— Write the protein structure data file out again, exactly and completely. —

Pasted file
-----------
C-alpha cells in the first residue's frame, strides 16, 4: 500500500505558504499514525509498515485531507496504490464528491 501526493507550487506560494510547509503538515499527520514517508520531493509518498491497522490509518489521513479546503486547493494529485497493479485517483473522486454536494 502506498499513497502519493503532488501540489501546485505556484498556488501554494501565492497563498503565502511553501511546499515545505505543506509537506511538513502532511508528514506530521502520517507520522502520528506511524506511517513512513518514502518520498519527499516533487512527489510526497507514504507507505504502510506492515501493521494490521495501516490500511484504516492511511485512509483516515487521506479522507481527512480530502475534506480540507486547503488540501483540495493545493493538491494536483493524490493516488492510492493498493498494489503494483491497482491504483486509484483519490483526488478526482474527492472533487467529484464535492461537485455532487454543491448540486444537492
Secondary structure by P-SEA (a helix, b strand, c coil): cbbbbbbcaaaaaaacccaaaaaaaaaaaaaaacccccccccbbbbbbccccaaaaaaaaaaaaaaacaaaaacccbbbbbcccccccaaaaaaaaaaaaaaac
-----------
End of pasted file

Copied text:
C-alpha cells in the first residue's frame, strides 16, 4: 500500500505558504499514525509498515485531507496504490464528491 501526493507550487506560494510547509503538515499527520514517508520531493509518498491497522490509518489521513479546503486547493494529485497493479485517483473522486454536494 502506498499513497502519493503532488501540489501546485505556484498556488501554494501565492497563498503565502511553501511546499515545505505543506509537506511538513502532511508528514506530521502520517507520522502520528506511524506511517513512513518514502518520498519527499516533487512527489510526497507514504507507505504502510506492515501493521494490521495501516490500511484504516492511511485512509483516515487521506479522507481527512480530502475534506480540507486547503488540501483540495493545493493538491494536483493524490493516488492510492493498493498494489503494483491497482491504483486509484483519490483526488478526482474527492472533487467529484464535492461537485455532487454543491448540486444537492
Secondary structure by P-SEA (a helix, b strand, c coil): cbbbbbbcaaaaaaacccaaaaaaaaaaaaaaacccccccccbbbbbbccccaaaaaaaaaaaaaaacaaaaacccbbbbbcccccccaaaaaaaaaaaaaaac